PAIA FISH MARKET
Maui collects eateries the way Paia collects transients. Some of them will stick around, settle down and contribute to the community. Others hang around for a while, give readers something to write about it in Eh Brah! and then disappear as mysteriously as they arrived. But not Paia Fish Market, which has been a part of Paia’s local scenery for years. My favorite dish is the flaky mahi-mahi fish and chips, but others swear by the fish burgers, which you can get with ahi, ono or mahi-mahi. There’s usually a lunch rush, so try to grab a picnic table before 11am or after 1:30pm. 2 Baldwin Ave., Paia, 579-8030.
T. KOMODA STORE AND BAKERY
It’s getting harder and harder to get a glimpse of old Maui. Hotels are taking over the beaches and it seems like all the mom-and-pop restaurants are being run out of town. Even the swap meet has changed locations! But you can still get that old Maui vibe at Komoda’s, as well as the best freaking malasadas ever. They’ve also got donuts on a stick, fresh dinner rolls and dozens of other delicious confections. Fun fact: The “T” in T. Komoda stands for Takezo. As in Takezo Komoda, who established the bakery in 1916, before Hawaii was even a state. A word to the wise (and hungry): get to Komoda’s early. If not, you’re going to miss out on lots of the yummy baked goodness. 3674 Baldwin Ave., Makawao, 572-7261.
A lot of eateries are area-specific. For example, the Haili‘imaile General Store is for Upcountry. Central gets places like Sam Sato’s and Archie’s. The Southside gets the Tiki Lounge…you get the point. Well, there’s one place you can get yummy food, islandwide and late night: Minit Stop. Once, on an after-midnight food run, I went to four different Minit Stops just to get a chicken cutlet plate, which is chicken katsu drenched in gravy over rice. Minit Stop also serves delicious spam musubi, fried chicken, hot potato wedges, shumai and manapuas. This isn’t fine dining, but if you’re looking for a cheap and quick bite before heading to the beach, Minit Stop is where it’s at. Islandwide.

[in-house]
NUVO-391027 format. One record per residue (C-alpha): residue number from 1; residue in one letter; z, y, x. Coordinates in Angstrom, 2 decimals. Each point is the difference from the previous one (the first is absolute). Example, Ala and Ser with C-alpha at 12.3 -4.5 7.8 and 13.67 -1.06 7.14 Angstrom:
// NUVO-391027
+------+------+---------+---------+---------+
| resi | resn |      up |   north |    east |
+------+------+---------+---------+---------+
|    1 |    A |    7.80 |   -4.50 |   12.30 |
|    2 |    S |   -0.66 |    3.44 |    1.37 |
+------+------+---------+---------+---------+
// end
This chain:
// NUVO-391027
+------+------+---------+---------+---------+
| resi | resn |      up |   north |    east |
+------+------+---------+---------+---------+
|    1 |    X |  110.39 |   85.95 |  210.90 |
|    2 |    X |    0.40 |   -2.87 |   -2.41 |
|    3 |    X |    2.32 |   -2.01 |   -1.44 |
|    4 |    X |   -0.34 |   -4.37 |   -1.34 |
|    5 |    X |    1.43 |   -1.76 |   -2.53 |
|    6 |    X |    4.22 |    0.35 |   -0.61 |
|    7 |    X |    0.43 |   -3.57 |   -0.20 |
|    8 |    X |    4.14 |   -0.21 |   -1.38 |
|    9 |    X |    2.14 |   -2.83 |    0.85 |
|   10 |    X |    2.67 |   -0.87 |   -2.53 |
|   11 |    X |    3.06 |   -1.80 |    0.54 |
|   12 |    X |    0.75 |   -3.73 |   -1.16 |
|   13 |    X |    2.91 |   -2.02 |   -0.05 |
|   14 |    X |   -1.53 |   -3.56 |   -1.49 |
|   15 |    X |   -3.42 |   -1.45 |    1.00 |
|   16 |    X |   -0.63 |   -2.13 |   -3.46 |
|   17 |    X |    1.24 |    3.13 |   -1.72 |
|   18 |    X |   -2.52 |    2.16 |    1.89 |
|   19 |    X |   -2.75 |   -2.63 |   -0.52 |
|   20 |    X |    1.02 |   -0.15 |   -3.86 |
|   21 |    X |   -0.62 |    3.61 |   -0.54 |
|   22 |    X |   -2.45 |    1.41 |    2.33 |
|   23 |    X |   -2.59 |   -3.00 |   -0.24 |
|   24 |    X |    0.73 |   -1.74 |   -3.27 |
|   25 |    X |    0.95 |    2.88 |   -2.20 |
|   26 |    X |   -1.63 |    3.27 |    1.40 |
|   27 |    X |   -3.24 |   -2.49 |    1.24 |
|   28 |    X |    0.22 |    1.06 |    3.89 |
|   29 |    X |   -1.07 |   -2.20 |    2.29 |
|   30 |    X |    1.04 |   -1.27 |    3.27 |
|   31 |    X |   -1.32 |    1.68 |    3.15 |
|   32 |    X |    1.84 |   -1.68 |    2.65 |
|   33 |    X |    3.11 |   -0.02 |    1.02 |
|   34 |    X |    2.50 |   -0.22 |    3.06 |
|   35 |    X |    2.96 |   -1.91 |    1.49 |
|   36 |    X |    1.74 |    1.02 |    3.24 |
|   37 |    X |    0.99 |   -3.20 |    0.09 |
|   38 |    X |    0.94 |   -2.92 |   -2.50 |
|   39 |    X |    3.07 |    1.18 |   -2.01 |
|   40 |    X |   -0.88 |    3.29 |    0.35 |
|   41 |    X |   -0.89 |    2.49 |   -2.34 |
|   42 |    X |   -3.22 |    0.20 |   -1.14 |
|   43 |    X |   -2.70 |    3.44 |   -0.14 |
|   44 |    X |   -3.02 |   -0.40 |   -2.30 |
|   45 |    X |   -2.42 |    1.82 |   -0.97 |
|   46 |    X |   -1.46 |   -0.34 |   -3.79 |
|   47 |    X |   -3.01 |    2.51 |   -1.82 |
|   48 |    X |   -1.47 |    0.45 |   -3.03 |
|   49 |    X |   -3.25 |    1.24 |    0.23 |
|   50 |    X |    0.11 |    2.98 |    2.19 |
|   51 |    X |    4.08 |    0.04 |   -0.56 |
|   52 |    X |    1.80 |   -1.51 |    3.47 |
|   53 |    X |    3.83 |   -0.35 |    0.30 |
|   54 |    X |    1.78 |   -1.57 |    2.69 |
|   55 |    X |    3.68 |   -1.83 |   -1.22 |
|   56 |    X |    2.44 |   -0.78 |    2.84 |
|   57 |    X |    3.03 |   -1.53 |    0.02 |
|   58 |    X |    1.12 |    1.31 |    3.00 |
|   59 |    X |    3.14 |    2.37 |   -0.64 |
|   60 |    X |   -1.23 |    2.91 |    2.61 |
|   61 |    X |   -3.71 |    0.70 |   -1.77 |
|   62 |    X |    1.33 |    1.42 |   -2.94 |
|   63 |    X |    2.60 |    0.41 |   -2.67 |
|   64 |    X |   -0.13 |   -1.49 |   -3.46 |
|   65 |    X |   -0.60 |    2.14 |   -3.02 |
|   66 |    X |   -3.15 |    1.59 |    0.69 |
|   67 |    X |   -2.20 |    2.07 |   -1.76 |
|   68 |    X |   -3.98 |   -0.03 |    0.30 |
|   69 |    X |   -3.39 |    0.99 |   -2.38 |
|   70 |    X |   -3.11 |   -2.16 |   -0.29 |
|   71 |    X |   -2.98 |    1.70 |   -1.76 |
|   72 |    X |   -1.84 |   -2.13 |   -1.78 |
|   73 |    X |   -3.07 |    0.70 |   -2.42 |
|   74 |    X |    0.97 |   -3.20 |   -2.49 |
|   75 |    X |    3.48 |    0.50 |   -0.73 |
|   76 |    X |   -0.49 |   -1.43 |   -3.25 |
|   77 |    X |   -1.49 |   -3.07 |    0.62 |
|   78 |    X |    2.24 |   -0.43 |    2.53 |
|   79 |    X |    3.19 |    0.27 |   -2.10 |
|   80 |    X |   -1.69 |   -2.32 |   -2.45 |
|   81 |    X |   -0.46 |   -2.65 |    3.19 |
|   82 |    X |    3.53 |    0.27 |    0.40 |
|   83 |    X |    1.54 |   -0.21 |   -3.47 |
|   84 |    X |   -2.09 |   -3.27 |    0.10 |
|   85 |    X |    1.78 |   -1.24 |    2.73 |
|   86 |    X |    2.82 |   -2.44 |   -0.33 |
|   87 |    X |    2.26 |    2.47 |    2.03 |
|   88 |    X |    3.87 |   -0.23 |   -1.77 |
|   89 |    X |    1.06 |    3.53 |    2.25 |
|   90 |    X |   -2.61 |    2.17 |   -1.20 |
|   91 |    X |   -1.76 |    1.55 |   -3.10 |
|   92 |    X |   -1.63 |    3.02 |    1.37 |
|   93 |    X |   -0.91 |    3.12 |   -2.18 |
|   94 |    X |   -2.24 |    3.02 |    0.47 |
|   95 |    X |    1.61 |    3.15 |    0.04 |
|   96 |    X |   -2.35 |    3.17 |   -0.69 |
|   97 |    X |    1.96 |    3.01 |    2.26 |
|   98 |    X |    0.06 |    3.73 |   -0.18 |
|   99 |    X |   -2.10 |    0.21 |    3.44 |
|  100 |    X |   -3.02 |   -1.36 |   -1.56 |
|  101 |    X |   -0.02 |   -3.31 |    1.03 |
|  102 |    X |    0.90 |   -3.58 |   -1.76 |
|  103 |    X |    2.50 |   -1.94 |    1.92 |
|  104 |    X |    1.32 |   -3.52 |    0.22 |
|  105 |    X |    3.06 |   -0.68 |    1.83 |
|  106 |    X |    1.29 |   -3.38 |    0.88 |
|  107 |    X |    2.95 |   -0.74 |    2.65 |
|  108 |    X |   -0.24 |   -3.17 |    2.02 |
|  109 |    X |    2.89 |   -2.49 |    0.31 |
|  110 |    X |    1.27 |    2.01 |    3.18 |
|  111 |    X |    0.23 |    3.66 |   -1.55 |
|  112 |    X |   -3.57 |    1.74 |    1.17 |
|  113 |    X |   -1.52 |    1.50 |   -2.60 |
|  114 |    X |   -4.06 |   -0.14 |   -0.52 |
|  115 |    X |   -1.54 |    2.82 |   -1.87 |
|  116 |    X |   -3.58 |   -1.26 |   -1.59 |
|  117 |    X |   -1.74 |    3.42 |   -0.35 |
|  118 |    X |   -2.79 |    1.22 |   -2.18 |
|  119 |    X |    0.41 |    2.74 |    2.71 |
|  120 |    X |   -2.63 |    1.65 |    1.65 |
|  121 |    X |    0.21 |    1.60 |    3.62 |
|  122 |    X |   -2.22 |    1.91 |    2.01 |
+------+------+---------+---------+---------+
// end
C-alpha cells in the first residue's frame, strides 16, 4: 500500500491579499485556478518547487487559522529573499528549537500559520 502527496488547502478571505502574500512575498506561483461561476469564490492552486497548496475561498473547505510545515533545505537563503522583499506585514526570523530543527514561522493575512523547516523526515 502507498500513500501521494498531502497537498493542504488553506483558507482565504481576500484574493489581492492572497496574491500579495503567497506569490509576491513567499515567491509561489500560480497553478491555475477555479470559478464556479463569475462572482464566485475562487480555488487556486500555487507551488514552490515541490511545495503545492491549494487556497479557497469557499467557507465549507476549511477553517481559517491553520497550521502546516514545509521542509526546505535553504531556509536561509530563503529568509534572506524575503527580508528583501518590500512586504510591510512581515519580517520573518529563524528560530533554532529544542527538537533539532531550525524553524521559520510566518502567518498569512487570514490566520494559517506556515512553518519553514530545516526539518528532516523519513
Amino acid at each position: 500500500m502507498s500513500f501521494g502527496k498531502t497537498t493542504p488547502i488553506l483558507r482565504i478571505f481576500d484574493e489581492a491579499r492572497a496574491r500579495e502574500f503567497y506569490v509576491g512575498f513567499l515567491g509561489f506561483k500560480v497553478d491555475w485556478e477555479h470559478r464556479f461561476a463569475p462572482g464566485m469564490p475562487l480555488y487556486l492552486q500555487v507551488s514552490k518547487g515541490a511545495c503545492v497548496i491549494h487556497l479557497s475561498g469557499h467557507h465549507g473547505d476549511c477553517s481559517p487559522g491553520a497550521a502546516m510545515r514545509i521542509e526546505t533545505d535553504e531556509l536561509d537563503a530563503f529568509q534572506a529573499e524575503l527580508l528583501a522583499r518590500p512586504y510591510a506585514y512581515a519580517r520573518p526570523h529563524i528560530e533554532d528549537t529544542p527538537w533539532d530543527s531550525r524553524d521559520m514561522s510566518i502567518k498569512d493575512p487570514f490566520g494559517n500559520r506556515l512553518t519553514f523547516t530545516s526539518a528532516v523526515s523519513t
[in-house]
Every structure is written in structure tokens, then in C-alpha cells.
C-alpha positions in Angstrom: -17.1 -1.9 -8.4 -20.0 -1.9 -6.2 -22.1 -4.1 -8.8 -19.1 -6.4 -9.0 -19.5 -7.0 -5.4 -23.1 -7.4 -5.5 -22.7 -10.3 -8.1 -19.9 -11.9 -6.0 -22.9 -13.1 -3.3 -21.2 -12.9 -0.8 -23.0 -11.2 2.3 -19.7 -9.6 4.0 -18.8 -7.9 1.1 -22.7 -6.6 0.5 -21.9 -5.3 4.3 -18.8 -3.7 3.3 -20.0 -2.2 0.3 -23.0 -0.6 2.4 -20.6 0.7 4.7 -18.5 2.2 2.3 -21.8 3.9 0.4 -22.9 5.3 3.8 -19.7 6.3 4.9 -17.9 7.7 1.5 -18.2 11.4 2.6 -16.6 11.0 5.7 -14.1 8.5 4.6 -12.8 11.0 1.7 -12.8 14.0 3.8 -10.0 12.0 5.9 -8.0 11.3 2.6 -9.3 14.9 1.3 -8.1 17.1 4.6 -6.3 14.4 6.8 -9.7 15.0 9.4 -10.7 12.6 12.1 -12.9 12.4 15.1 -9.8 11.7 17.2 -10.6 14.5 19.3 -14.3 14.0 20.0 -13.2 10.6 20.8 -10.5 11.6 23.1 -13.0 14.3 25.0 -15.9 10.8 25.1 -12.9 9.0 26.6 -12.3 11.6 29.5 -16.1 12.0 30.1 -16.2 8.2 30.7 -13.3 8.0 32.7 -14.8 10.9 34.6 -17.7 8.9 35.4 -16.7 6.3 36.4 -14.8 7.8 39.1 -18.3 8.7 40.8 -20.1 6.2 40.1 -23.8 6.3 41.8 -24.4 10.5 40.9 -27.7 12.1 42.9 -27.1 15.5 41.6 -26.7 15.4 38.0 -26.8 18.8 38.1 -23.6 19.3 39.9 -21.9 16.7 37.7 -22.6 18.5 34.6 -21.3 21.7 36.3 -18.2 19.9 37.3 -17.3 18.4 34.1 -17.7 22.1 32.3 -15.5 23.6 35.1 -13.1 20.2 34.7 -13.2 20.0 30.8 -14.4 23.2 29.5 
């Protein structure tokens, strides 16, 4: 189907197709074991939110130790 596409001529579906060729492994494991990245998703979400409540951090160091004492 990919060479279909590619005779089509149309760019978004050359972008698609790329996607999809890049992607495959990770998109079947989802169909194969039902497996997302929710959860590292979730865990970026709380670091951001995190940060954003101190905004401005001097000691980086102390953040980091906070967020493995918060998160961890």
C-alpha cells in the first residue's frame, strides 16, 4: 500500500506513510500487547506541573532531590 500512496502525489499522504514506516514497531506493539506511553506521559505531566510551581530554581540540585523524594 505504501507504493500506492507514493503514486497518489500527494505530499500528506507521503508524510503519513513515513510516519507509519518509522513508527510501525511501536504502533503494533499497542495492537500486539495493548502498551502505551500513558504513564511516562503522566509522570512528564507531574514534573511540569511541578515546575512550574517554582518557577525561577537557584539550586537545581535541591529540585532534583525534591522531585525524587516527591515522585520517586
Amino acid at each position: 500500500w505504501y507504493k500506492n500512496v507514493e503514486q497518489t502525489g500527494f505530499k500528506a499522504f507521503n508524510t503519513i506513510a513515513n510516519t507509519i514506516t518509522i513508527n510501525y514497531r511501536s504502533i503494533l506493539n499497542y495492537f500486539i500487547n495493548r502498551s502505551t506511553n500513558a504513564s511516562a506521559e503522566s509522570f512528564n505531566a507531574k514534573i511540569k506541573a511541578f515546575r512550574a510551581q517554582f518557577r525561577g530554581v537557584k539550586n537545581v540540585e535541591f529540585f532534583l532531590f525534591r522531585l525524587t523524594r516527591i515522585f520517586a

True Story: Da Kitchen has its own Facebook fan page. And when you’ve made it big on Facebook, you’ve pretty much made it big in life. Da Kitchen has fans that don’t even live on Maui, probably because of the epically huge portions. If you order the chicken katsu plate, you get essentially a whole chicken, breaded and fried. If you order the Hawaiian plate, be prepared to break your diet or share it with a friend. Since I’m a Central Maui native, I frequent the one in Kahului, where the décor is as much a treat as the food. 425 Koloa St., Kahului, 871-7782; 2439 S. Kihei Rd., Kihei, 875-7782; 658 Front St., Lahaina, 661-4900.
I’m not too sure what a superette is—something like the love child between a grocery store and a supermarket? But I am sure that Pukalani Superette has some of the best bento lunches that Maui has to offer. They offer all types of local favorites ranging from adobo chicken to tako poke. In between they’ve got an alphabet of mouth-watering entrees and sides such as chili chicken, macaroni potato salad and namasu. Bonus: not only can you grab ono kine grinds, you can also do your grocery shopping. 15 Makawao Ave., Makawao, 572-7616. MTW